Ransomware has transformed significantly over the past several years, and it is forcing security to evolve with it. These complex and highly targeted ransomware operations–or RansomOps™–seek to infiltrate entire networks in order to extort multi-million dollar ransoms from targets.
“Ransomware operations have transformed dramatically over the last few years from a small cottage industry conducting largely nuisance attacks to a highly complex business model ...with an increasing level of innovation and technical sophistication,” according to a recent report titled RansomOps: Inside Complex Ransomware Operations and the Ransomware Economy.
RansomOps are less like the old “spray and pay” methods and a lot more like stealthy nation-state APTs. What sets them apart is their technical sophistication, data exfiltration for double extortion, specialized players and attraction to big-name targets.
RansomOps purveyors often leverage the stolen data by threatening to leak it publicly in order to further pressure victims into paying–and when they’re asked to pay, it’s usually an astronomical demand.
“Ransomware gangs have made a strategic shift to targeted attacks against organizations that have the ability to pay multi-million dollar ransom demands, fueling the rise in attacks in 2021,” said Lior Div, Cybereason CEO and Co-founder–and that has business leaders more than concerned.
Gartner noted that the threat of new ransomware models was a top concern among executives last year, and when you look at the stakes, the evolving landscape, and the publicized RansomOps attacks this far, you can see why.
The Five most Advanced RansomOps Attacks
Darkside Ransomware Gang
The DarkSide was responsible for the infamous Colonial Pipeline attack that boldly targeted America’s critical national infrastructure and shut down the East Coast oil supply for several days. Believed to be “likely former affiliates of the REvil RaaS [ransomware-as-a-service] group,” DarkSide leans heavily on the double-extortion trend; exfiltrating your data, encrypting it and threatening to make it public if you don’t pay up.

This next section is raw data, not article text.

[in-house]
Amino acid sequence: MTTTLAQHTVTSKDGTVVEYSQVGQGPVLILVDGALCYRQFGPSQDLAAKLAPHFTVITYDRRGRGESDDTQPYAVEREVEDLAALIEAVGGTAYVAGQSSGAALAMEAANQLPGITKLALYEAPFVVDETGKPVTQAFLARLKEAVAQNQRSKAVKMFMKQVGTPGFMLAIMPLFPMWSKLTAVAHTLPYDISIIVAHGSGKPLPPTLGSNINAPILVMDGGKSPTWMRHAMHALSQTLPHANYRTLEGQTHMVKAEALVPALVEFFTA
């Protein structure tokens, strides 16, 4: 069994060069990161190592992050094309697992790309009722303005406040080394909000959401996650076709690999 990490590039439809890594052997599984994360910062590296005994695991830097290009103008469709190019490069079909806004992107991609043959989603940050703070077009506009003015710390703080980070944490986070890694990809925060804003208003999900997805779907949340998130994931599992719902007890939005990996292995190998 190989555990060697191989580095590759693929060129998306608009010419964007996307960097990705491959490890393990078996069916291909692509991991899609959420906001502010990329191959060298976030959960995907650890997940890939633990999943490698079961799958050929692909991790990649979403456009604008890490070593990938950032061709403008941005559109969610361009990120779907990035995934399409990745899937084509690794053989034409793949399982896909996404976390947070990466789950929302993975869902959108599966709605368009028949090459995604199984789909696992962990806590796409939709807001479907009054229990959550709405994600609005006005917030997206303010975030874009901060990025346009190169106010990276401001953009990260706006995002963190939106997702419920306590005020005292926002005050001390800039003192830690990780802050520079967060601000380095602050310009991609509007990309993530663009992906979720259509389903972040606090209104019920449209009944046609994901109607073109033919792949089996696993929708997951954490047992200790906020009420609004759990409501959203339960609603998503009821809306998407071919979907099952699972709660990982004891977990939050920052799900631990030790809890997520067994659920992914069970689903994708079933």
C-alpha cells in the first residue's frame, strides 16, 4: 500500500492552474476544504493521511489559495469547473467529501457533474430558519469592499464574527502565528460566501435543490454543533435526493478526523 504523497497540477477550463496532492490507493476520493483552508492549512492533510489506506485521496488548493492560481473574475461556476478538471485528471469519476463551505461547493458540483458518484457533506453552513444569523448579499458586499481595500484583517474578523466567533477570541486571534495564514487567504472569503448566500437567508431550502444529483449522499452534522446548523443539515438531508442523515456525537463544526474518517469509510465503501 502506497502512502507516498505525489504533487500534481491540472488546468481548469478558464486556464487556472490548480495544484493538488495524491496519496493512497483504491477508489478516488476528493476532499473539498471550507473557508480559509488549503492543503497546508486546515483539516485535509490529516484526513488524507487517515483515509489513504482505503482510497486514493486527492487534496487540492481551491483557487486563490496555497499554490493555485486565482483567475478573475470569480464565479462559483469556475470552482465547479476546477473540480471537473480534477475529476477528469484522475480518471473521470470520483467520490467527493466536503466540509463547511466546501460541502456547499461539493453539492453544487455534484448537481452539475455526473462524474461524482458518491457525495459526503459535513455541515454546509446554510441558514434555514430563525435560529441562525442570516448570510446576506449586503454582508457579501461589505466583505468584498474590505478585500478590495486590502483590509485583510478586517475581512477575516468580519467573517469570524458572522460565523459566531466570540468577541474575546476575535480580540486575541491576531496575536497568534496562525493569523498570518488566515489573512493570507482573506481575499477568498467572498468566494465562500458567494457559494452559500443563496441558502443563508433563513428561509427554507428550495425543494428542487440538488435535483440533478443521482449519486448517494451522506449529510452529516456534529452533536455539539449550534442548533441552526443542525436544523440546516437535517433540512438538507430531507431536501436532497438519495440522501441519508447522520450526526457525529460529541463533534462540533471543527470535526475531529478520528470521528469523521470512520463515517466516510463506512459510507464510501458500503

DarkSide targets organizations in English-speaking countries while avoiding those in countries associated with former Soviet Bloc nations. This gang appears to have a code of conduct that prohibits attacks against hospitals, hospices, schools, universities, non-profit organizations and government agencies. No doubt that code of conduct is an effort to establish a level of trust and confidence in victims to enhance the likelihood that they’ll pay.
BlackCat Ransomware Gang
“Security researchers recently revealed an increased interest from BlackCat operators in targeting industrial organizations,” Tech Target shares, supporting the premise that RansomOps might be out for political and social disruption as much as for money. They had also targeted several German oil companies.
Having attacked the “telecommunication, commercial services, insurance, retail, machinery, pharmaceuticals, transportation, and construction industries” among at least six countries, it was called 2021’s most sophisticated ransomware.
Interestingly, it is built in Rust (an unusual language for ransomware) and is not above triple-extortion techniques. Believed to be a descendent of BlackMatter and targeting no less than 60 organizations in March alone, BlackCat caused enough trouble to warrant its own FBI flash alert.
Conti Ransomware Gang
The Conti ransomware group has caused a great deal of damage in a relatively short period of time—making headlines around the world. It didn’t come from nowhere, though. Ransomware gangs constantly shift and evolve and rebrand over time, and Conti is identified as a successor to Ryuk ransomware.